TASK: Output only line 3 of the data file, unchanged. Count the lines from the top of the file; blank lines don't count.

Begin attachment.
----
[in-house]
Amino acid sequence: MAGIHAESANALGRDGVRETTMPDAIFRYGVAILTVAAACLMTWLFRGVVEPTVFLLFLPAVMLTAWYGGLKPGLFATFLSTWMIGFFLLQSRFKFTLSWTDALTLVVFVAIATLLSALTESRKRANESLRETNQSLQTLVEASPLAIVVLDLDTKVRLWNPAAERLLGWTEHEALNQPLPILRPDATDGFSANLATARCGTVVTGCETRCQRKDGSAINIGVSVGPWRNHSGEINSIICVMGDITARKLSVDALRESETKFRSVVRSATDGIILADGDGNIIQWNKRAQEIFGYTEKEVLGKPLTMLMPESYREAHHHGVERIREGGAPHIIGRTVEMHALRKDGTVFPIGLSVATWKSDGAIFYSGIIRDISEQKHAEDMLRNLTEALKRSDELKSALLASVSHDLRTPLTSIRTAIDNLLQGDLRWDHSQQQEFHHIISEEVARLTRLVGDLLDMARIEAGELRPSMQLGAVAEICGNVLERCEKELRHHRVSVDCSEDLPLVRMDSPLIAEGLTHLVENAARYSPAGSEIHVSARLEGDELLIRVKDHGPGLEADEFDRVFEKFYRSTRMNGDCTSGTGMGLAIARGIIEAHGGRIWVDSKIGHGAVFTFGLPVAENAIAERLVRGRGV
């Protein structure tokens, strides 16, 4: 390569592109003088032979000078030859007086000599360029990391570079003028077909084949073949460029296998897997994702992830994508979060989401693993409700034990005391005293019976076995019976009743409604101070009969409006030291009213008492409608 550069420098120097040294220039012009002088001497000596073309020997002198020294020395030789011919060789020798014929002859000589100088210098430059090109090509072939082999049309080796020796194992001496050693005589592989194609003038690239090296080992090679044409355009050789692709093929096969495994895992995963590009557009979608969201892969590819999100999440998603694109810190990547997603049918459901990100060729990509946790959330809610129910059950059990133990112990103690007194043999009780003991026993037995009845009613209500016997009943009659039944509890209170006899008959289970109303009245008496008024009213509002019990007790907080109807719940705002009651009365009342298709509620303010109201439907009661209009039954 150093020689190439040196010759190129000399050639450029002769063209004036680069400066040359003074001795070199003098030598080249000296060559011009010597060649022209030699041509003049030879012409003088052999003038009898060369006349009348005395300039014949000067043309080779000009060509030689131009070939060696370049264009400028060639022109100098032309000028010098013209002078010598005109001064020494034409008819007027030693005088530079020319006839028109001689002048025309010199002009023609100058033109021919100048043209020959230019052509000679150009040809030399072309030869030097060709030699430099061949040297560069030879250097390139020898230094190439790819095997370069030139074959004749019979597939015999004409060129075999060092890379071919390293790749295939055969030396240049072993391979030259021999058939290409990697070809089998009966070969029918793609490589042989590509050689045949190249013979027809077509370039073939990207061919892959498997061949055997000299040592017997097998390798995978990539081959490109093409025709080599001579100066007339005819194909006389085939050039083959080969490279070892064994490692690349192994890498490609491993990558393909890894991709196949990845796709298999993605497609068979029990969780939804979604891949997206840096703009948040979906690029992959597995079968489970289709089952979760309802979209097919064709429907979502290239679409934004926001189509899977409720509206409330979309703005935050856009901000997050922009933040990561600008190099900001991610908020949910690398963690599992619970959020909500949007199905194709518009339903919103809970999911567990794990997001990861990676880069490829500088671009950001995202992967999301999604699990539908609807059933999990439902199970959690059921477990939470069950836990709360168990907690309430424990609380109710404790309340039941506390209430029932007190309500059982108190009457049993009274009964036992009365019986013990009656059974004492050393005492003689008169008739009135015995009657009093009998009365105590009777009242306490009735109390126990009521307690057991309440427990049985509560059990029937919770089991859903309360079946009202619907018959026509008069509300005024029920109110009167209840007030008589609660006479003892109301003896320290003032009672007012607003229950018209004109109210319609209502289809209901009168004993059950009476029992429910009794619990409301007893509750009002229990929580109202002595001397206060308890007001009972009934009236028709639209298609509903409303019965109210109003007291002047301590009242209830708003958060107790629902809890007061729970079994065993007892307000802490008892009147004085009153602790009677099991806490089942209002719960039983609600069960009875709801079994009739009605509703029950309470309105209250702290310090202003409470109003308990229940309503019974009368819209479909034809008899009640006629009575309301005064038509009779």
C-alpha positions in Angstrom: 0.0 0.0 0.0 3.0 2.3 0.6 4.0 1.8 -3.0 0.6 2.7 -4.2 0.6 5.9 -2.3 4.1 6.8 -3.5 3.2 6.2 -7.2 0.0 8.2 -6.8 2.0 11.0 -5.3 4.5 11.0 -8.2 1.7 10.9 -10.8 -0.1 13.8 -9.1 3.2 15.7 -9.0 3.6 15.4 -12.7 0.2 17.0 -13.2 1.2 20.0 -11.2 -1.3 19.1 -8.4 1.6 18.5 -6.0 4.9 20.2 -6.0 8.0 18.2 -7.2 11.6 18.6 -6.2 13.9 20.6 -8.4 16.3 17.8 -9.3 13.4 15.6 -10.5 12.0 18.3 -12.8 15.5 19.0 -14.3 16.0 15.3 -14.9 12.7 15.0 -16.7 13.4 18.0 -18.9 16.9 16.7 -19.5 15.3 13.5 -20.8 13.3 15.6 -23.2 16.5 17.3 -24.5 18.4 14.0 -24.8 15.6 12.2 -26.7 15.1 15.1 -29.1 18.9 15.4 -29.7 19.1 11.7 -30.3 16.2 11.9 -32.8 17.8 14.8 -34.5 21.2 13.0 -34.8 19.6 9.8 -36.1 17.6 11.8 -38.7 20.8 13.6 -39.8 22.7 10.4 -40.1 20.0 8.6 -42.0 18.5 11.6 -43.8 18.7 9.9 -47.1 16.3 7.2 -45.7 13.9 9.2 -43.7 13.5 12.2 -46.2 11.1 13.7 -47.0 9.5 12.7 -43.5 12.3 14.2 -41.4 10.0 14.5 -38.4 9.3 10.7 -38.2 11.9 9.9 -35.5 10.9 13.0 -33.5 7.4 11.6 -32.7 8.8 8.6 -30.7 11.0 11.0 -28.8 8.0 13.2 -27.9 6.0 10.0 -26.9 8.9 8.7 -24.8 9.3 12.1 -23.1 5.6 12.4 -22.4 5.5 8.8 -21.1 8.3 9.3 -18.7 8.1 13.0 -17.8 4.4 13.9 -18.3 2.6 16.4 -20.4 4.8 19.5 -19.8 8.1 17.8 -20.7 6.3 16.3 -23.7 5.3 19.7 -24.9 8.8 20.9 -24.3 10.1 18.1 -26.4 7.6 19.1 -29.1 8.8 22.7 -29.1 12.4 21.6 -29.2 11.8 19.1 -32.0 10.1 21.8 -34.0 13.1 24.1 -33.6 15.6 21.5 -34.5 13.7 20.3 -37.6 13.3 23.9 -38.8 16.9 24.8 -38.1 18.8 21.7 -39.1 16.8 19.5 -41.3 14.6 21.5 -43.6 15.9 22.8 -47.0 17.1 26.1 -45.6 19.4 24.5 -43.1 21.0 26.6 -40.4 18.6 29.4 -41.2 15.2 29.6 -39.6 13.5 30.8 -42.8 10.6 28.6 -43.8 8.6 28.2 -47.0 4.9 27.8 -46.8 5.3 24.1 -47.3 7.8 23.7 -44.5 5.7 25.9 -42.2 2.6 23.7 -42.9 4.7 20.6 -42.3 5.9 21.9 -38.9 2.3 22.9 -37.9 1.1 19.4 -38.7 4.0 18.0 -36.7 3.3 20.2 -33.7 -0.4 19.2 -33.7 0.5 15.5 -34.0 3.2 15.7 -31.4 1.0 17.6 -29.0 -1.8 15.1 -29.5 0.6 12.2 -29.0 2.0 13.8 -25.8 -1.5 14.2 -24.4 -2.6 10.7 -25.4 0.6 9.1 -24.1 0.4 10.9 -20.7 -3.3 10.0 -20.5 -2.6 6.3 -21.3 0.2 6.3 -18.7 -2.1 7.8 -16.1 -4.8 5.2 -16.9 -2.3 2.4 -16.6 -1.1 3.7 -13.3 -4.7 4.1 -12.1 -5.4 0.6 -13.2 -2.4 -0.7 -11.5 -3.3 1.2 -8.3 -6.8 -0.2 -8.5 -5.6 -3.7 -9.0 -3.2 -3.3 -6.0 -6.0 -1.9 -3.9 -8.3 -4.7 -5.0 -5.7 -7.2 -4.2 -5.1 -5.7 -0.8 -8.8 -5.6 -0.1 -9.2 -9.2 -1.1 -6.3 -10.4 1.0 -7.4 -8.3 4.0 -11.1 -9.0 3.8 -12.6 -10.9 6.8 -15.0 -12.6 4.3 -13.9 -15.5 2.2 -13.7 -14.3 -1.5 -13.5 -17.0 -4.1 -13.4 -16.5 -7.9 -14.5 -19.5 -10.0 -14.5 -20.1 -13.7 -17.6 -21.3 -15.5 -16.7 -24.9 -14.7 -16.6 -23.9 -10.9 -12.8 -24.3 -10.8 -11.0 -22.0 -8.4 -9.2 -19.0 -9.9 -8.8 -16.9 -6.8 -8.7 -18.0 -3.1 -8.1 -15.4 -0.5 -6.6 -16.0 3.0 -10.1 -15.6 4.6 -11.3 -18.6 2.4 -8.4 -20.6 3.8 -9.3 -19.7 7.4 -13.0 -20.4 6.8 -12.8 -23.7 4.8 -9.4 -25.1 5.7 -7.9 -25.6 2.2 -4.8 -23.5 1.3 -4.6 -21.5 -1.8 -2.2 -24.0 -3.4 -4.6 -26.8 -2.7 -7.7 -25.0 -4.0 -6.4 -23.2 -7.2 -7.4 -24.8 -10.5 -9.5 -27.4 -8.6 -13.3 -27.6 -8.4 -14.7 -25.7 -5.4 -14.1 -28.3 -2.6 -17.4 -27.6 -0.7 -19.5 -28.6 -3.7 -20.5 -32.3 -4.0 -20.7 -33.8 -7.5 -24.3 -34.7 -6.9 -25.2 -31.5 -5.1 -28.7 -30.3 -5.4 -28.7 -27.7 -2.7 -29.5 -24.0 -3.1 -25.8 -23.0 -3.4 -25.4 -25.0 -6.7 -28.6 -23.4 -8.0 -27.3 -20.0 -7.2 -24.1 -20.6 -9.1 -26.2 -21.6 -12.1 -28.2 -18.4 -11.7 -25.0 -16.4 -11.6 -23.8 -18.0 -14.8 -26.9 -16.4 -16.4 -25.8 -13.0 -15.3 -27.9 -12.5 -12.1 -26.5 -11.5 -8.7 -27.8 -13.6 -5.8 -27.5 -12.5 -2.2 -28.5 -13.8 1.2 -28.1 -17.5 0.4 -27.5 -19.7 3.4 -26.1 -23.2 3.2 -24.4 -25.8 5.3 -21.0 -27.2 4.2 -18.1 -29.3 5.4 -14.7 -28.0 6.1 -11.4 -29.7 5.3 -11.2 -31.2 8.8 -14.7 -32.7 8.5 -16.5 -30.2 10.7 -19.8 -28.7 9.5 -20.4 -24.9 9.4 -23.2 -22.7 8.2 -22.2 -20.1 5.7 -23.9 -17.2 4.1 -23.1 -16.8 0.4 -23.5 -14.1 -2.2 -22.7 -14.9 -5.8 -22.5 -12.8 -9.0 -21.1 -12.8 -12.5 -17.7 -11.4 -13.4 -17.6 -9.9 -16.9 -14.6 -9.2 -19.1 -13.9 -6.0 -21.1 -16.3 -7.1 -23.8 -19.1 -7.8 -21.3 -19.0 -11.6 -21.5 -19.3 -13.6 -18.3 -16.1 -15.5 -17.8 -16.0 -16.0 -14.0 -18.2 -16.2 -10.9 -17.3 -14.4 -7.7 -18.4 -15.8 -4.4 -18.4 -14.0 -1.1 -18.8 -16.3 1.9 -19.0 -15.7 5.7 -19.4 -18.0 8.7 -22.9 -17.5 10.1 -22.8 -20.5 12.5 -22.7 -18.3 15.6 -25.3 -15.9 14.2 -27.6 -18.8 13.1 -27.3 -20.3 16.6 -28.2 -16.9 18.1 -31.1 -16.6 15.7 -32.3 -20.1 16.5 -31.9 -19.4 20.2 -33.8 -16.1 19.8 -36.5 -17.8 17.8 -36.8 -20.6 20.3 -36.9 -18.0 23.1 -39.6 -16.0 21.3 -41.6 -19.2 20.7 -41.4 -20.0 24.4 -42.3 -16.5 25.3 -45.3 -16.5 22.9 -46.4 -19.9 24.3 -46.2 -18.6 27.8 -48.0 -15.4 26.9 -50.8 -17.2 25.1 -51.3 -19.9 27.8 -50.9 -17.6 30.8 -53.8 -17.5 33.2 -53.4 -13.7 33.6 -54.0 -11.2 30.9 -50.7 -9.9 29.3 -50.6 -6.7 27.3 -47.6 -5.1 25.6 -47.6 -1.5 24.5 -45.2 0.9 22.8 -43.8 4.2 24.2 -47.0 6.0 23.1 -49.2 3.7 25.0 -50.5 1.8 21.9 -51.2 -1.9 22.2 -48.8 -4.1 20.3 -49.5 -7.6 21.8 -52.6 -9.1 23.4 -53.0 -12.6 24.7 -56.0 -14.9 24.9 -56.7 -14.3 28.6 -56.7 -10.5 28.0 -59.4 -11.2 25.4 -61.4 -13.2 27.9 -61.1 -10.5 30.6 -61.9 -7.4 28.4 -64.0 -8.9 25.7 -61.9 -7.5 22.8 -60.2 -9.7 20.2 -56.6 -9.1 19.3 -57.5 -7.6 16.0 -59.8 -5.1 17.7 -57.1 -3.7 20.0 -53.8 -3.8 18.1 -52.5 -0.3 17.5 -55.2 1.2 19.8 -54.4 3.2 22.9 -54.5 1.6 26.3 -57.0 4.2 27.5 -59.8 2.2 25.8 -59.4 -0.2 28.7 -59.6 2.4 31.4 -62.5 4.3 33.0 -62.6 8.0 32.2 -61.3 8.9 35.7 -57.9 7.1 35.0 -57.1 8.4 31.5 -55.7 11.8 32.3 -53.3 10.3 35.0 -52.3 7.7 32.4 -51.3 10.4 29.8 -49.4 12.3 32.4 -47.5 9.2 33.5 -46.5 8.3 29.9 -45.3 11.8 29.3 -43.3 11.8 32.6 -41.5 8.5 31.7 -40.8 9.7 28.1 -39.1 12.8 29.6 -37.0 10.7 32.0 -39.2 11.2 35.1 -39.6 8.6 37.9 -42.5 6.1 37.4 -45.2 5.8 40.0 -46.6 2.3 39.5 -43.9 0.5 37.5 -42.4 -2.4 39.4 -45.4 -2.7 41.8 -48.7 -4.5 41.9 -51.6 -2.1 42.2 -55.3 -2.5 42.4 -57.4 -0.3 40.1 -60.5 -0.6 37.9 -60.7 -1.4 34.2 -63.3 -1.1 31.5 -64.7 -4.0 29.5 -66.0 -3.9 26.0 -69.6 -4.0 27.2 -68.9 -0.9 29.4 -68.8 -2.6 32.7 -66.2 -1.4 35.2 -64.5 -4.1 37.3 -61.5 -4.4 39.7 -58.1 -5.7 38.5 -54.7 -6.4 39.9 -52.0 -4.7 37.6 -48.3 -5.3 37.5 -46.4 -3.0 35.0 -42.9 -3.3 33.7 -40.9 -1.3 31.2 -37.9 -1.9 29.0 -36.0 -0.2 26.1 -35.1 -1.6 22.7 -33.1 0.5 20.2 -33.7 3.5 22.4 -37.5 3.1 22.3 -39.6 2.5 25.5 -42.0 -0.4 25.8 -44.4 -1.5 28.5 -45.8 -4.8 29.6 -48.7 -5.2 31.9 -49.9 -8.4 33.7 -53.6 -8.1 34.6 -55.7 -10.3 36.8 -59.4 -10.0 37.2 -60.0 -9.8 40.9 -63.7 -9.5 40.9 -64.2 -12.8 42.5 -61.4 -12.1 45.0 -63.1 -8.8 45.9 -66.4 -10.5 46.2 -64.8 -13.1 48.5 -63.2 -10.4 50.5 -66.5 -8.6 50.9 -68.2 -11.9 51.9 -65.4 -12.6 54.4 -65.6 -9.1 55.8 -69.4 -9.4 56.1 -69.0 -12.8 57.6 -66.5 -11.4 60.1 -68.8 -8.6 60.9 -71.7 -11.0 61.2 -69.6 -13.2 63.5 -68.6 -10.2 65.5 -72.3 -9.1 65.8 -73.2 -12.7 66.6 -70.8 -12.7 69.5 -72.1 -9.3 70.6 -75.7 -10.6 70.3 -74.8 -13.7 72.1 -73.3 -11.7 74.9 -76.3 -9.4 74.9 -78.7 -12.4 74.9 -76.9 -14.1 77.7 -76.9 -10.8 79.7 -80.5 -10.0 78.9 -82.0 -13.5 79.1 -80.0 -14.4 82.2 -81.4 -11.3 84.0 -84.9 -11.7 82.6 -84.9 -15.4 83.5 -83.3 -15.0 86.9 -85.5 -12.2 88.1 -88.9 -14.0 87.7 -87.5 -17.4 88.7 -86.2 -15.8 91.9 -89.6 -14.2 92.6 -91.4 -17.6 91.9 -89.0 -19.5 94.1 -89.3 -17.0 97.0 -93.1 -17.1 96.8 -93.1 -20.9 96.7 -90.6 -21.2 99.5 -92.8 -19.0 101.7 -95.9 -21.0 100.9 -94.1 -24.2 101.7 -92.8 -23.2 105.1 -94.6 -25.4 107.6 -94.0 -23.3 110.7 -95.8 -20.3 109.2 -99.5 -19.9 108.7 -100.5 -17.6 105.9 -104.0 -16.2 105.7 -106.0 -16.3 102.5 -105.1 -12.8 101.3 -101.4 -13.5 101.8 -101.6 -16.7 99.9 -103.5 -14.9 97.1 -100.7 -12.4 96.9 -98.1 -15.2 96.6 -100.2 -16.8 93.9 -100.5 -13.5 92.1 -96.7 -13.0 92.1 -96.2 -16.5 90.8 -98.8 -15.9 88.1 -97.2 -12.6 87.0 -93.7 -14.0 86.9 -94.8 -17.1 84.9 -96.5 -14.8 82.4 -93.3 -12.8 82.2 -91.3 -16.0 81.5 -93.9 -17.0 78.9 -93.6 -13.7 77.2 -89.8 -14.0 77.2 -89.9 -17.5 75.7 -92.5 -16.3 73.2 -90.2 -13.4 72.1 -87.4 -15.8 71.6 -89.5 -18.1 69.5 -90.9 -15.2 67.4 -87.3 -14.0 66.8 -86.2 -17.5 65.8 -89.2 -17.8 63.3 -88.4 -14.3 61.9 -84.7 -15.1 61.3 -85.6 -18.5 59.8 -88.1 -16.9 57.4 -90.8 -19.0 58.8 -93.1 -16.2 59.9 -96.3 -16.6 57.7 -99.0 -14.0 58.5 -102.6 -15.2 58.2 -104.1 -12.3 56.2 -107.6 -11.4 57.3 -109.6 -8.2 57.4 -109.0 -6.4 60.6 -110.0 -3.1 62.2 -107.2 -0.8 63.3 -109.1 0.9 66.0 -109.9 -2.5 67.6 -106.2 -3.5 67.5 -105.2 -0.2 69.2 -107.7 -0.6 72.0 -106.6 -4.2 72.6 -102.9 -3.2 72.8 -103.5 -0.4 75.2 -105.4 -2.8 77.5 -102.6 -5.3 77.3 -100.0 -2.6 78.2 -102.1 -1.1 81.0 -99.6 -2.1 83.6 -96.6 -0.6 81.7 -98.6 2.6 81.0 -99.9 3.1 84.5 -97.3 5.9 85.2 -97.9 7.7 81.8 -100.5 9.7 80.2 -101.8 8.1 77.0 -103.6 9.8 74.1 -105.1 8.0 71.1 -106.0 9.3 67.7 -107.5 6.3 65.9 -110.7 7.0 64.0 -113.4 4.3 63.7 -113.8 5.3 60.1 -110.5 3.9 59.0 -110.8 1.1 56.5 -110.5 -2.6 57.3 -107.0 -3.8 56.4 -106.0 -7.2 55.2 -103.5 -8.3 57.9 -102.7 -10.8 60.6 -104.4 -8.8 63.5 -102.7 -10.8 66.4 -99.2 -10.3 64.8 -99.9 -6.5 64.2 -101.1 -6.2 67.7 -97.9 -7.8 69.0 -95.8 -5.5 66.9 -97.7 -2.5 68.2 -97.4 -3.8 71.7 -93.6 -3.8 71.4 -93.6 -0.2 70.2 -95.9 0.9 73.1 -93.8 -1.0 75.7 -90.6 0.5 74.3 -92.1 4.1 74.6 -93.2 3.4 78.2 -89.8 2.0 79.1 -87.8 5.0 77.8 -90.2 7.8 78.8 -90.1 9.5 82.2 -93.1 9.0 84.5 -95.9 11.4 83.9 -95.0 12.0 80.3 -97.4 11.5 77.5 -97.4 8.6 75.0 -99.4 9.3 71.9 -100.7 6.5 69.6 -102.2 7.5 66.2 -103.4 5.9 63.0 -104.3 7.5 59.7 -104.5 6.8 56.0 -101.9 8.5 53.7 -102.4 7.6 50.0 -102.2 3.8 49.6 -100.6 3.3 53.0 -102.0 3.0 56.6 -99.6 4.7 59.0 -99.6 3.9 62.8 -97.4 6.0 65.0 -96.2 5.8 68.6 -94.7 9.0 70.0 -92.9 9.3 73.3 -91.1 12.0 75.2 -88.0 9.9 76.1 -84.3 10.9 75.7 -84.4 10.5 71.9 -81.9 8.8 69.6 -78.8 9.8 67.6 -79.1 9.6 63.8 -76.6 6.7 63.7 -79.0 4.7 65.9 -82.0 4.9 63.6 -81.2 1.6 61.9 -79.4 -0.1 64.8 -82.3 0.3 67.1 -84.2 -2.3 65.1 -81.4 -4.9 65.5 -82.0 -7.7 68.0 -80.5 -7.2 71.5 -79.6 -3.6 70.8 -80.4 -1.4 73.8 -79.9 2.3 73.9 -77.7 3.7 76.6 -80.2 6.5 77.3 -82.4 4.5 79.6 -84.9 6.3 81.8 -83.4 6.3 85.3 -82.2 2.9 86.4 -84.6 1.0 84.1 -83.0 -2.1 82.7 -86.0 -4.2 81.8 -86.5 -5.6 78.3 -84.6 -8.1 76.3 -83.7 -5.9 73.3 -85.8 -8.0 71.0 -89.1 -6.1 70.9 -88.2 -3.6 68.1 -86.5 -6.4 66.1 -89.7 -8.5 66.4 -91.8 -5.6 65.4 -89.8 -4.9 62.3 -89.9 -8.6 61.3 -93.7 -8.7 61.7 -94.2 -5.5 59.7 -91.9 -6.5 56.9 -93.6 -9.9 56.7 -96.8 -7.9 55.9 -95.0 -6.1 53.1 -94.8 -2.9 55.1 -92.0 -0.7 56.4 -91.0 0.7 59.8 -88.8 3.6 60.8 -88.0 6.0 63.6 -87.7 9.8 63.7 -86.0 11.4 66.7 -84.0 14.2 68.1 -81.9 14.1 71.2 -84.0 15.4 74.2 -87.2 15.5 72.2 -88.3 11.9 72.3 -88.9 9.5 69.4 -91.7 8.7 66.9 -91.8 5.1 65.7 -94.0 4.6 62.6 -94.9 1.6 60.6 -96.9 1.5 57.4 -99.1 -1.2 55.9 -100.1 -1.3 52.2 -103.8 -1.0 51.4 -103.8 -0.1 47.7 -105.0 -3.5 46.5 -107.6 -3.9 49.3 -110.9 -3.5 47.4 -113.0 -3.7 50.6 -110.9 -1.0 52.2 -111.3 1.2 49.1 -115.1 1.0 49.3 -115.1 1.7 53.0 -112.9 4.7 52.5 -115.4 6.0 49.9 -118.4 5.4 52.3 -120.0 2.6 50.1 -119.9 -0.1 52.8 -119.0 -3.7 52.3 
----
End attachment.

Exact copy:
């Protein structure tokens, strides 16, 4: 390569592109003088032979000078030859007086000599360029990391570079003028077909084949073949460029296998897997994702992830994508979060989401693993409700034990005391005293019976076995019976009743409604101070009969409006030291009213008492409608 550069420098120097040294220039012009002088001497000596073309020997002198020294020395030789011919060789020798014929002859000589100088210098430059090109090509072939082999049309080796020796194992001496050693005589592989194609003038690239090296080992090679044409355009050789692709093929096969495994895992995963590009557009979608969201892969590819999100999440998603694109810190990547997603049918459901990100060729990509946790959330809610129910059950059990133990112990103690007194043999009780003991026993037995009845009613209500016997009943009659039944509890209170006899008959289970109303009245008496008024009213509002019990007790907080109807719940705002009651009365009342298709509620303010109201439907009661209009039954 150093020689190439040196010759190129000399050639450029002769063209004036680069400066040359003074001795070199003098030598080249000296060559011009010597060649022209030699041509003049030879012409003088052999003038009898060369006349009348005395300039014949000067043309080779000009060509030689131009070939060696370049264009400028060639022109100098032309000028010098013209002078010598005109001064020494034409008819007027030693005088530079020319006839028109001689002048025309010199002009023609100058033109021919100048043209020959230019052509000679150009040809030399072309030869030097060709030699430099061949040297560069030879250097390139020898230094190439790819095997370069030139074959004749019979597939015999004409060129075999060092890379071919390293790749295939055969030396240049072993391979030259021999058939290409990697070809089998009966070969029918793609490589042989590509050689045949190249013979027809077509370039073939990207061919892959498997061949055997000299040592017997097998390798995978990539081959490109093409025709080599001579100066007339005819194909006389085939050039083959080969490279070892064994490692690349192994890498490609491993990558393909890894991709196949990845796709298999993605497609068979029990969780939804979604891949997206840096703009948040979906690029992959597995079968489970289709089952979760309802979209097919064709429907979502290239679409934004926001189509899977409720509206409330979309703005935050856009901000997050922009933040990561600008190099900001991610908020949910690398963690599992619970959020909500949007199905194709518009339903919103809970999911567990794990997001990861990676880069490829500088671009950001995202992967999301999604699990539908609807059933999990439902199970959690059921477990939470069950836990709360168990907690309430424990609380109710404790309340039941506390209430029932007190309500059982108190009457049993009274009964036992009365019986013990009656059974004492050393005492003689008169008739009135015995009657009093009998009365105590009777009242306490009735109390126990009521307690057991309440427990049985509560059990029937919770089991859903309360079946009202619907018959026509008069509300005024029920109110009167209840007030008589609660006479003892109301003896320290003032009672007012607003229950018209004109109210319609209502289809209901009168004993059950009476029992429910009794619990409301007893509750009002229990929580109202002595001397206060308890007001009972009934009236028709639209298609509903409303019965109210109003007291002047301590009242209830708003958060107790629902809890007061729970079994065993007892307000802490008892009147004085009153602790009677099991806490089942209002719960039983609600069960009875709801079994009739009605509703029950309470309105209250702290310090202003409470109003308990229940309503019974009368819209479909034809008899009640006629009575309301005064038509009779």